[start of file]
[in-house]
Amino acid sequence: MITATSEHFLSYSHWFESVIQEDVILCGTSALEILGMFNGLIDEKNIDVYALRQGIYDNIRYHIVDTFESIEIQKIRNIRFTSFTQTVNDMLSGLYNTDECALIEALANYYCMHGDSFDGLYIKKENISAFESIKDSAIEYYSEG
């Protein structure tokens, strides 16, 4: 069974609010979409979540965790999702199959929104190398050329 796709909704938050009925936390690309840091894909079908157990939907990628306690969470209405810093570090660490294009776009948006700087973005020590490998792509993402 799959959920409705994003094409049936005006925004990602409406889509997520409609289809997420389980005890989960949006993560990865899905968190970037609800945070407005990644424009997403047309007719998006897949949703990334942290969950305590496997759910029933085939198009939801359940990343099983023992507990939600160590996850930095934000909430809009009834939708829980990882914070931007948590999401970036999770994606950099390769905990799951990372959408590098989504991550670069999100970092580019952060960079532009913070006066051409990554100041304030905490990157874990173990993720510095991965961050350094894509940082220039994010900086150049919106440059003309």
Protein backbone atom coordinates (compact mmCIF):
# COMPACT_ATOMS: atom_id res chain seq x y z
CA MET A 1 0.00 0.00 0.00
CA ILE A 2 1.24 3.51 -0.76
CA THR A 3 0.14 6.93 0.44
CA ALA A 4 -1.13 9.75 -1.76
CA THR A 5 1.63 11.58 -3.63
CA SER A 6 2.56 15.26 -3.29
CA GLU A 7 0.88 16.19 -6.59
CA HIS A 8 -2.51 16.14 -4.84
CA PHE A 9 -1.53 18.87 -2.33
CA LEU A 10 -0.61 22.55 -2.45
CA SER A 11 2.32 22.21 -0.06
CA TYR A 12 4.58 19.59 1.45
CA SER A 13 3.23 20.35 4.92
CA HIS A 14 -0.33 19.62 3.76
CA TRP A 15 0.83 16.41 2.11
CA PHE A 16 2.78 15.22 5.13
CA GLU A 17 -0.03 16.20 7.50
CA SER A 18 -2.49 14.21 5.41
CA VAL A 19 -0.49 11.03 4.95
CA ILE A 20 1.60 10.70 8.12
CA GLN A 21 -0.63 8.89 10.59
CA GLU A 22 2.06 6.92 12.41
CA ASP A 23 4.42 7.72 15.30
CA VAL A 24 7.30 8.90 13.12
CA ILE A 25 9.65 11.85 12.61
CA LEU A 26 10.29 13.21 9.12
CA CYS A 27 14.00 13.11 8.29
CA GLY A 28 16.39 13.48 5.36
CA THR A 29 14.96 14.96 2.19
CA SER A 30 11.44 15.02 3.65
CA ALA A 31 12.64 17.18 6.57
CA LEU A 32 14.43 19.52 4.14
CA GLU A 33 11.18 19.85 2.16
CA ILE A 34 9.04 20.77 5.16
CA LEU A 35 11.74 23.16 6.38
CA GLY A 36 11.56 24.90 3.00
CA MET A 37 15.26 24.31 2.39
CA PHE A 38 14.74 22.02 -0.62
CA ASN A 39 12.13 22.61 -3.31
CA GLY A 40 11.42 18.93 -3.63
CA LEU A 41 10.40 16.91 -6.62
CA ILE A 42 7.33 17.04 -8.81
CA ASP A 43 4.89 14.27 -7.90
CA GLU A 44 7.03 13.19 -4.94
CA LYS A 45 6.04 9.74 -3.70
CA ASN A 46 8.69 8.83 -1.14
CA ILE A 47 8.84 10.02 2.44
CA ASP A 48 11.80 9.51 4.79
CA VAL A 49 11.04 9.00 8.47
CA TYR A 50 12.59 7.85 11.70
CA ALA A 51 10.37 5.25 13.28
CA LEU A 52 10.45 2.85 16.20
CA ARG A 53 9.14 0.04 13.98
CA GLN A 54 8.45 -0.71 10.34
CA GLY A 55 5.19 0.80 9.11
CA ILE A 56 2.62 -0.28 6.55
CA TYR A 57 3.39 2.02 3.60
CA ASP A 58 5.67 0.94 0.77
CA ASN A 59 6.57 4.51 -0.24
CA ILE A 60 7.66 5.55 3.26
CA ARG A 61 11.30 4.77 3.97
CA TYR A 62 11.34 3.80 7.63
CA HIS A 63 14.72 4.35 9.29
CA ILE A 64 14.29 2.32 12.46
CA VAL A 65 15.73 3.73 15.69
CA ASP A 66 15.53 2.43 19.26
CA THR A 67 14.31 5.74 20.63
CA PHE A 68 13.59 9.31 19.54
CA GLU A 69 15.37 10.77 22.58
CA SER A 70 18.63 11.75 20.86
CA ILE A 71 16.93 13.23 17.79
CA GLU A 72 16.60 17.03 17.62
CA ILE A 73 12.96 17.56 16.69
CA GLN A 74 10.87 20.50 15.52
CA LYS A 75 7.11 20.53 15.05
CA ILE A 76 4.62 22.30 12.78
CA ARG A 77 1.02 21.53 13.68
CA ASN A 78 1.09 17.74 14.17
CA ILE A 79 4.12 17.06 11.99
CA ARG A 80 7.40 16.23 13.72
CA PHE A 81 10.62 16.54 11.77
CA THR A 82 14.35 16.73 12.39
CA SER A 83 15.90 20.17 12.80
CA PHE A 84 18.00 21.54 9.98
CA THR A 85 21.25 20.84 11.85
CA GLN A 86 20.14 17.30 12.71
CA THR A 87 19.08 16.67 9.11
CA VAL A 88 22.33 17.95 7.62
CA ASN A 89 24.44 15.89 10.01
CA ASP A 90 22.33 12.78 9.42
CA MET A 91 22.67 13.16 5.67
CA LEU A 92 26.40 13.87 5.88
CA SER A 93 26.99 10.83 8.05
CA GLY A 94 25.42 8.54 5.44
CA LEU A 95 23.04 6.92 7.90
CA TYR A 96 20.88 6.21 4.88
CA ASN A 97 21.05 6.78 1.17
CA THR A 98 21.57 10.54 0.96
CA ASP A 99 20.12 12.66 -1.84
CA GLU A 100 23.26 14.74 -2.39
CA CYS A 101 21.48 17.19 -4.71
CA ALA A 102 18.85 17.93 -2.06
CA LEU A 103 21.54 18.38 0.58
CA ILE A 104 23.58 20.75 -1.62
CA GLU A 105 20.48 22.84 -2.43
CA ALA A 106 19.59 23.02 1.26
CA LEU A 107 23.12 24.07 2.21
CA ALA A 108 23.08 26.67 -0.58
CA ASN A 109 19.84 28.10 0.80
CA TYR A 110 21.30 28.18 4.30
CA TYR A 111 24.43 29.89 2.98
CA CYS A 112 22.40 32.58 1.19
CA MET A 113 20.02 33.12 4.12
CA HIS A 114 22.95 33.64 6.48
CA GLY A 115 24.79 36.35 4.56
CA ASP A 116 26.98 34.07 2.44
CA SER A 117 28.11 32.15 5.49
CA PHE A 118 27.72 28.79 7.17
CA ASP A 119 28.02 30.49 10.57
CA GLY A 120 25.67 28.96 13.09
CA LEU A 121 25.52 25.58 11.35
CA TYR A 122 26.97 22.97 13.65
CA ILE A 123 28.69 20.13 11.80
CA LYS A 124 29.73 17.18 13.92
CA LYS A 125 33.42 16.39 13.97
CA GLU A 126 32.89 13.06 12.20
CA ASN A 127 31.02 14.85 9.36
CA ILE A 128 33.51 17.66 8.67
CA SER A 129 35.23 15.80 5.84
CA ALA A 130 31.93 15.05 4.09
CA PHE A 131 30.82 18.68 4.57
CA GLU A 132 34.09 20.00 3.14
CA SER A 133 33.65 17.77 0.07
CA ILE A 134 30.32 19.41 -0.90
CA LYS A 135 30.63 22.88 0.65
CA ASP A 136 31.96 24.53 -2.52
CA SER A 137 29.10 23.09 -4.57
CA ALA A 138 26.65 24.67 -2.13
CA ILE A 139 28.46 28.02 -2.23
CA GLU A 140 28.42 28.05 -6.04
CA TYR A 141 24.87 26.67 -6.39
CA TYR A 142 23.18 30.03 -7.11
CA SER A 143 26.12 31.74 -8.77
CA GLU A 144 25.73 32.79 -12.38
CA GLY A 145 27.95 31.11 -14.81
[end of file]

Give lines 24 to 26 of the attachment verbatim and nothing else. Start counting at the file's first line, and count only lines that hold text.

CA VAL A 19 -0.49 11.03 4.95
CA ILE A 20 1.60 10.70 8.12
CA GLN A 21 -0.63 8.89 10.59